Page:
History / About The CNM
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History of the State Navy of Massachusetts, predecessor of the current
Colonial Navy of Massachusetts
The Massachusetts State Navy 1775-1781
In October of 1775 Massachusetts formed it’s own State Navy, one of 11 colonies to do so. First called the Massachusetts Colonial Navy and later referred to as the Massachusetts State Navy (MSN) was, by far, the largest Colonial force with over 41 warships including several heavy frigates and many auxiliary ships. It also issued Letters of Marque to 626 privateers essentially enlisting the service of their vessels in the fight with Britain. The MSN took, burned, or sunk more British ships then the German U-boats of either WWI or WWII and it took the first prize of the war off of Maine and the last prize of the war as well. Most of the Continental Army’s cannons and muskets where seized at sea from British merchant ships by the Colonial Navies.
The Colonial Navy of Massachusetts 1967-Present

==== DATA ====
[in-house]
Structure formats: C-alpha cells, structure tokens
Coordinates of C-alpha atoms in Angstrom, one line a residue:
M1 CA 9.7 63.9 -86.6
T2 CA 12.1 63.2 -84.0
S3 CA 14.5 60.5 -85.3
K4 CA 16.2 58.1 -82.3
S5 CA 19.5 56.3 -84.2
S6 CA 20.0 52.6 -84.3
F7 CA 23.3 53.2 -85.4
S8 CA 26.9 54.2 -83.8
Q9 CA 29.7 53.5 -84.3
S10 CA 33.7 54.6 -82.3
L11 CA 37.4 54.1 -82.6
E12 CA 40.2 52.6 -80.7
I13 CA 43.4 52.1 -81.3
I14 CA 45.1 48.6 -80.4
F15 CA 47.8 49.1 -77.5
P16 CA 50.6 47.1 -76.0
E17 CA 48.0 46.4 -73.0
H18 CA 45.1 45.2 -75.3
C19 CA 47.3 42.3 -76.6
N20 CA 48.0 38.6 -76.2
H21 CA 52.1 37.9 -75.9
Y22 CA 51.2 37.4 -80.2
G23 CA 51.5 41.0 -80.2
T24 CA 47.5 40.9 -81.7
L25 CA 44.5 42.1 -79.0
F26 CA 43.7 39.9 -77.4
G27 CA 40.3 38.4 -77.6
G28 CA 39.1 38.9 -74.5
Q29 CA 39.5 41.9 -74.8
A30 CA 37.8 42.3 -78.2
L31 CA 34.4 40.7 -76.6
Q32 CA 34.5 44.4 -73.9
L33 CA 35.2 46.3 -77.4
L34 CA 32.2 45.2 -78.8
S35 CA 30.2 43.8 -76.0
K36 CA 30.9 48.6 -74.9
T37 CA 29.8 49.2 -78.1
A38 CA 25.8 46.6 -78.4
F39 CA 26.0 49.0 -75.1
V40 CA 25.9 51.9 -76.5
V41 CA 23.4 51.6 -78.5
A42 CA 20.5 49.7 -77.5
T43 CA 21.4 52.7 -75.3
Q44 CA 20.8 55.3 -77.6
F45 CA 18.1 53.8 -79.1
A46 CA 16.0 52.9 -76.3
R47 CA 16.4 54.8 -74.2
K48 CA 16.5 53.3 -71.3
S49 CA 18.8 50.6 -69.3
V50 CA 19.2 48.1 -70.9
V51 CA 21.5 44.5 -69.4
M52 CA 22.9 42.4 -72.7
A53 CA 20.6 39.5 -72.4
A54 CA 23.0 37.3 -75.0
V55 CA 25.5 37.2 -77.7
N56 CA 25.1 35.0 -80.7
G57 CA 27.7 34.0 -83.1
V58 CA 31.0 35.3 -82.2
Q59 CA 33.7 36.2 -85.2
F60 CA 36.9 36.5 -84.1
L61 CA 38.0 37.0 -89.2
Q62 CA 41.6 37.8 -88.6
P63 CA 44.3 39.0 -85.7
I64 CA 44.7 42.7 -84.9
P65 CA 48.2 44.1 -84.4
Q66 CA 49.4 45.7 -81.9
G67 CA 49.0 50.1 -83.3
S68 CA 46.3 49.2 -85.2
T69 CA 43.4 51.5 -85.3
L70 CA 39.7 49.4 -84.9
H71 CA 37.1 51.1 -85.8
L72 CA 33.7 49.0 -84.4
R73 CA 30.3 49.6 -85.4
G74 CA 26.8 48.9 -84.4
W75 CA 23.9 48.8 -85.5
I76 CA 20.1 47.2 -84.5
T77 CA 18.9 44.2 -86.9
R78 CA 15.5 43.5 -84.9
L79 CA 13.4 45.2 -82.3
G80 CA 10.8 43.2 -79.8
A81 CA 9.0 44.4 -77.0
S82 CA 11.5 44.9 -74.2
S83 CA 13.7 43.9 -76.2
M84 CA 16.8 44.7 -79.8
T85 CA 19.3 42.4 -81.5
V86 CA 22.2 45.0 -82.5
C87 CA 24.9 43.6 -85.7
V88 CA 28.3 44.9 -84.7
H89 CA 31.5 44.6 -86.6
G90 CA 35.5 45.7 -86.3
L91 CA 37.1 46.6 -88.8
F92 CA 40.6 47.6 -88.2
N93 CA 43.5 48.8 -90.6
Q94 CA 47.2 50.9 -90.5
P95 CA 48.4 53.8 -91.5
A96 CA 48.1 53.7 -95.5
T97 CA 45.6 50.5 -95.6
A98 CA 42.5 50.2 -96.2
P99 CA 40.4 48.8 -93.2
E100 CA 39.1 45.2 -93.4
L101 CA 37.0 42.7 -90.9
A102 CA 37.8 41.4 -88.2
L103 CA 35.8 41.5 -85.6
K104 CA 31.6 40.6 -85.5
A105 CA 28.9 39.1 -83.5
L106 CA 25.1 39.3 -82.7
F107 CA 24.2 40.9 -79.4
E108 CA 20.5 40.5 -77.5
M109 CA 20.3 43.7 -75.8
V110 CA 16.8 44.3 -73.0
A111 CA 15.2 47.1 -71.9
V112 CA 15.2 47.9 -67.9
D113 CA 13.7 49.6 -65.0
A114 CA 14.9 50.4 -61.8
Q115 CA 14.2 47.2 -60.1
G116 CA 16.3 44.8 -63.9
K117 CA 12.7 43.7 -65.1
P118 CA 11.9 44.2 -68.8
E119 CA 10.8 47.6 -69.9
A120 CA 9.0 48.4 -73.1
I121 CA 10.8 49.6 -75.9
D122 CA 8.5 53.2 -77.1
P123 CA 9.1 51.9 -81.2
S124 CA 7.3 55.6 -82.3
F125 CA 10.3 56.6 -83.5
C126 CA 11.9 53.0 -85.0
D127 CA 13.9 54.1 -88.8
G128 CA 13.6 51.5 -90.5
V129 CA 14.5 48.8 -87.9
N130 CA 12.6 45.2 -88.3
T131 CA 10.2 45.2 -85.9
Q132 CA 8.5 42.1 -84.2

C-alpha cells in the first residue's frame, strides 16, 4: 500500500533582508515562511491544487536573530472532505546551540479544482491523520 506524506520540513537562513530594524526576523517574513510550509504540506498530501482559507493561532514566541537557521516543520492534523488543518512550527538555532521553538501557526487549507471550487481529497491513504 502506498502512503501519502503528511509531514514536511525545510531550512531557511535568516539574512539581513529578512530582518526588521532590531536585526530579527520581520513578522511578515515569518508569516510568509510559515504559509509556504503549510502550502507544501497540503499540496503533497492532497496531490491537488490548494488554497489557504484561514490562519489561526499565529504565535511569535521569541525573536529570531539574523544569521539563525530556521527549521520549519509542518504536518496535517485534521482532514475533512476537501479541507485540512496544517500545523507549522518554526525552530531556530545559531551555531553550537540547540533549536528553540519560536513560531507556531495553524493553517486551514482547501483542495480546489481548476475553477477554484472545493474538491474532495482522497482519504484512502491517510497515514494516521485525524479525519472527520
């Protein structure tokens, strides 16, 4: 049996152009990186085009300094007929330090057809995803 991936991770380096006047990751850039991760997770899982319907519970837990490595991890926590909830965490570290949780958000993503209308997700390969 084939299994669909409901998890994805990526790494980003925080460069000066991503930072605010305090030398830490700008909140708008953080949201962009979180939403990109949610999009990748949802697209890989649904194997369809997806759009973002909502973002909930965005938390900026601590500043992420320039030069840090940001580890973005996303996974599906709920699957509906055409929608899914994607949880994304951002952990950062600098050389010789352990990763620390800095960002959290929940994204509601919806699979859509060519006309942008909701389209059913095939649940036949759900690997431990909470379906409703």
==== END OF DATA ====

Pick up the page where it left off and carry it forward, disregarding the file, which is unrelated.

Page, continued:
The Massachusetts Navy historically came into being in December 1775, but the modern organization was activated in December 1967 by an act of legislature by then Massachusetts Governor John Volpe. The unit is officially recognized as the Colonial Navy of Massachusetts (C.N.M.), which celebrated its 50th anniversary in 2017, and is designated as the official militia of the Commonwealth. Part of that anniversary included a re-dedication in December 2017 of the C.N.M. and presentation of the unit's colors inside the State House in Boston, where the unit was recognized by Governor Charlie Baker, Representative Pat Haddad (Speaker Pro Tempore Massachusetts House of Representatives), Representatives Carole Fiola, Paul Schmid, and Steve Howitt, and Senator Michael Rodrigues. Governor Baker even declared December 11, 2017 as Colonial Navy of Massachusetts Day in the Commonwealth.